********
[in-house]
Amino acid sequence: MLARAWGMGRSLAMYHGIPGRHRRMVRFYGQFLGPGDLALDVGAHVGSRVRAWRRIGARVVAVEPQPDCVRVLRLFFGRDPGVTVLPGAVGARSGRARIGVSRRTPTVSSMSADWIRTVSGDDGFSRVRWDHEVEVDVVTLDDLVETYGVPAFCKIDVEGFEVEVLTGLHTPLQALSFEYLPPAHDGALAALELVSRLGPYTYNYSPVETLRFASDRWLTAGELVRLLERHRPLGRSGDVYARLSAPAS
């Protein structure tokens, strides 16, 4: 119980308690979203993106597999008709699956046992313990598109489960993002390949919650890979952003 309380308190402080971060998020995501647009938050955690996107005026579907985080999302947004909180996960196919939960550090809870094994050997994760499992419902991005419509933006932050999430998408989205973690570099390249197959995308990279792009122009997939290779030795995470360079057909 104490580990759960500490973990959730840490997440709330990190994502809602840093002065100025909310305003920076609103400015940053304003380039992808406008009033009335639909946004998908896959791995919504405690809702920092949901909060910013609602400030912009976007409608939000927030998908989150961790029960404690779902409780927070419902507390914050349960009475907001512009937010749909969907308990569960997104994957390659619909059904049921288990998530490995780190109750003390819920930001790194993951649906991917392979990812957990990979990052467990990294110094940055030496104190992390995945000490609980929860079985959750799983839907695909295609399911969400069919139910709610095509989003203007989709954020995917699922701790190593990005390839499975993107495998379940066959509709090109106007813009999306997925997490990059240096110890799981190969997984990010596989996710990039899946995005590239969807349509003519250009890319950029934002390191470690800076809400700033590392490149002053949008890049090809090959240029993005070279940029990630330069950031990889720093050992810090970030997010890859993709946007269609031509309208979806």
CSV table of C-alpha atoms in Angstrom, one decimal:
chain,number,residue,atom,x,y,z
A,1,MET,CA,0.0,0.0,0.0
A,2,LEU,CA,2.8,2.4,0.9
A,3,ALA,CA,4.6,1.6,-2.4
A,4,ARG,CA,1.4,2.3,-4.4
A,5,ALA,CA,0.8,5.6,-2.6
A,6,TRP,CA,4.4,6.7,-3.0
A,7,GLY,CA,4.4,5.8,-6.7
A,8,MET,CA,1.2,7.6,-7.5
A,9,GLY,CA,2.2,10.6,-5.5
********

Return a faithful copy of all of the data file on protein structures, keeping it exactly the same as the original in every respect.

[in-house]
Amino acid sequence: MLARAWGMGRSLAMYHGIPGRHRRMVRFYGQFLGPGDLALDVGAHVGSRVRAWRRIGARVVAVEPQPDCVRVLRLFFGRDPGVTVLPGAVGARSGRARIGVSRRTPTVSSMSADWIRTVSGDDGFSRVRWDHEVEVDVVTLDDLVETYGVPAFCKIDVEGFEVEVLTGLHTPLQALSFEYLPPAHDGALAALELVSRLGPYTYNYSPVETLRFASDRWLTAGELVRLLERHRPLGRSGDVYARLSAPAS
């Protein structure tokens, strides 16, 4: 119980308690979203993106597999008709699956046992313990598109489960993002390949919650890979952003 309380308190402080971060998020995501647009938050955690996107005026579907985080999302947004909180996960196919939960550090809870094994050997994760499992419902991005419509933006932050999430998408989205973690570099390249197959995308990279792009122009997939290779030795995470360079057909 104490580990759960500490973990959730840490997440709330990190994502809602840093002065100025909310305003920076609103400015940053304003380039992808406008009033009335639909946004998908896959791995919504405690809702920092949901909060910013609602400030912009976007409608939000927030998908989150961790029960404690779902409780927070419902507390914050349960009475907001512009937010749909969907308990569960997104994957390659619909059904049921288990998530490995780190109750003390819920930001790194993951649906991917392979990812957990990979990052467990990294110094940055030496104190992390995945000490609980929860079985959750799983839907695909295609399911969400069919139910709610095509989003203007989709954020995917699922701790190593990005390839499975993107495998379940066959509709090109106007813009999306997925997490990059240096110890799981190969997984990010596989996710990039899946995005590239969807349509003519250009890319950029934002390191470690800076809400700033590392490149002053949008890049090809090959240029993005070279940029990630330069950031990889720093050992810090970030997010890859993709946007269609031509309208979806």
CSV table of C-alpha atoms in Angstrom, one decimal:
chain,number,residue,atom,x,y,z
A,1,MET,CA,0.0,0.0,0.0
A,2,LEU,CA,2.8,2.4,0.9
A,3,ALA,CA,4.6,1.6,-2.4
A,4,ARG,CA,1.4,2.3,-4.4
A,5,ALA,CA,0.8,5.6,-2.6
A,6,TRP,CA,4.4,6.7,-3.0
A,7,GLY,CA,4.4,5.8,-6.7
A,8,MET,CA,1.2,7.6,-7.5
A,9,GLY,CA,2.2,10.6,-5.5